Gift of a Burne-Jones stained glass window by the SAMO

Edward Burne-Jones pour Morris & Co
Enoch, panneau de vitrail pour décorer la chapelle du Cheadle Royal Hospital de Manchester.
© DR


Morris & Co. was established in 1861 on the initiative of William Morris, founder of the Arts & Crafts movement in England and close to the pre-Raphaelite painters, including Edward Burne-Jones.
Morris & Co. regularly worked on the decoration and furniture of churches, as in the case of the chapel of Cheadle Royal Hospital in Manchester, decorated between 1906 and 1915. The stained glass windows were designed from earlier drawings by Burne-Jones, made between 1874 and 1876

Enoch is a biblical patriarch whom the book of Genesis tells us was taken up to heaven by God to take his place at His side. Christian tradition considers that Enoch's ascent to heaven, like that of Elijah, prefigured the ascension of Christ.
Enoch is quoted in the epistle to the Hebrews: “By faith Enoch was taken up so that he should not see death, and he was not found, because God had taken him.”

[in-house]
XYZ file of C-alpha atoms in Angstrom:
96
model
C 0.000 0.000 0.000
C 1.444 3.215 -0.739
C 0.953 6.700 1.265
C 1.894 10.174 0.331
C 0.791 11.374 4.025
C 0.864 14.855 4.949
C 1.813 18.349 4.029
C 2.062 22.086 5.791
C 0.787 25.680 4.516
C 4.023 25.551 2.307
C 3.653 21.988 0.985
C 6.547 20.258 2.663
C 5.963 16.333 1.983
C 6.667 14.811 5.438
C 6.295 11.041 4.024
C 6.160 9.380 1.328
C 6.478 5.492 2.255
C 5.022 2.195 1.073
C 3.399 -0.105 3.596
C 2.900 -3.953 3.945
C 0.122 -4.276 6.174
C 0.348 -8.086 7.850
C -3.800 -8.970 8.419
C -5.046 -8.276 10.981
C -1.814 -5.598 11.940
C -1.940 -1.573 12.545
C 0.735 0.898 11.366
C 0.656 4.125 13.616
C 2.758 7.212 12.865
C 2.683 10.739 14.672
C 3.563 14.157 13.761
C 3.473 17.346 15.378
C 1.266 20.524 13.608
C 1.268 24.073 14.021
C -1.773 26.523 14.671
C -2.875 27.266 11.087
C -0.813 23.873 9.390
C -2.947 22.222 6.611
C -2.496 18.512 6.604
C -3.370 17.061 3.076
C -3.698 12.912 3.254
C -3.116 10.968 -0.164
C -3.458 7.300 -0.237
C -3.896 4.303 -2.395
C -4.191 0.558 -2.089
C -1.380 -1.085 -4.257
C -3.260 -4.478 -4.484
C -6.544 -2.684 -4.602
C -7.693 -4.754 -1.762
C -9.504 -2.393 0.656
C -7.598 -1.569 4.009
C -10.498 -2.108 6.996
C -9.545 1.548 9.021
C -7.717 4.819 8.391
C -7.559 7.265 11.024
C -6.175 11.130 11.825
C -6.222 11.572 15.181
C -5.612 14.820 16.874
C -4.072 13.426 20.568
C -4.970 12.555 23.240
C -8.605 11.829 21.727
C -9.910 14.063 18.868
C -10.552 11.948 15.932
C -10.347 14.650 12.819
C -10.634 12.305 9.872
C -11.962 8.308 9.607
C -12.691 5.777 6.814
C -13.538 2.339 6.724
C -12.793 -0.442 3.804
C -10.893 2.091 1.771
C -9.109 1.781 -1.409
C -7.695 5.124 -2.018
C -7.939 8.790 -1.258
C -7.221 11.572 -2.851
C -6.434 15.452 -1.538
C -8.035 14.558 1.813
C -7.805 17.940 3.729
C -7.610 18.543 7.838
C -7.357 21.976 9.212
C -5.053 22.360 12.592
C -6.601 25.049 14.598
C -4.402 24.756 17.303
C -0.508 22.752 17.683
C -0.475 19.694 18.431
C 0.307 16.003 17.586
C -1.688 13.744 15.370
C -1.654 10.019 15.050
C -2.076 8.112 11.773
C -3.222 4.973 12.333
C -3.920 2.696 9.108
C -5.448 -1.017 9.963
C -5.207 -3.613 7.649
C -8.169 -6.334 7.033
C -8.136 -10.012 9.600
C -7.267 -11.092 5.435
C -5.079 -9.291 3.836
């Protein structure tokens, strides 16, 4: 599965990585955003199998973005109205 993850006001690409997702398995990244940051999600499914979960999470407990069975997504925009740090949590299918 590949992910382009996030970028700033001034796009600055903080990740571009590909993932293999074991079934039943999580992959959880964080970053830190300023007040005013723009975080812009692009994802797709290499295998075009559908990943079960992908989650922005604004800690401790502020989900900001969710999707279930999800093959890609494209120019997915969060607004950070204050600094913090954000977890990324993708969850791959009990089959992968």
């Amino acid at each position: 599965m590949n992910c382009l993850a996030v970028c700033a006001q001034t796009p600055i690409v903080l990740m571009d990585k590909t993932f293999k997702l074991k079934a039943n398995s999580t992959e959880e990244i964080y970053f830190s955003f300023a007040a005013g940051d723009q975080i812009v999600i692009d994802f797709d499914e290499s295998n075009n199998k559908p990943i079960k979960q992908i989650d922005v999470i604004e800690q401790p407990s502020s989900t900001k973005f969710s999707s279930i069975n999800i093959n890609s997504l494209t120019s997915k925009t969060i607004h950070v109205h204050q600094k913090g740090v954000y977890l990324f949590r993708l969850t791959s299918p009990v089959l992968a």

This is a rare iconography, which can be explained here by the proximity to the figure of Noah, whose grandfather Enoch is reputed to be, and the system of correspondences with the parts of the decoration evoking the New Testament. The same Burne-Jones design was used for two other stained glass windows installed by Morris & Co.: for the Calcutta Cathedral and for Saint Martin’s Church on Sloane Street in Chelsea.

Edward Burne-Jones for Morris & Co., Enoch, © DR, Enoch, stained glass panel to decorate the chapel of Cheadle Royal Hospital, Manchester.
© DR

Burne-Jones's imagined composition highlights the patriarch's imposing figure and offers a plastic solution to his ascension by God.
Indeed, we see the hands of Enoch and the Most High joining in the upper right corner. This gesture testifies both to Enoch's closeness to God during his earthly life and to the divine will to remove Enoch from the profane world and bring him close to Him.

Enoch's face as well as his morphology testify to Burne-Jones's taste for Italian Renaissance figures. The implementation of its design by the practitioner George Titcomb recalls the style of stained glass windows designed by Morris.
We see a search for depth of tone (blues, reds, greens) rivaling the medieval glassmakers, but also a more contemporary desire to let light penetrate the building through a lighter background. This background, formed of regular lozenges and decorated with painted floral motifs evoking the millefleurs, brings a decorative dimension to the stained glass.

This magnificent stained glass window has joined the Musée d'Orsay thanks to the generosity of the SAMO, which has supported the enrichment of our collections for forty years.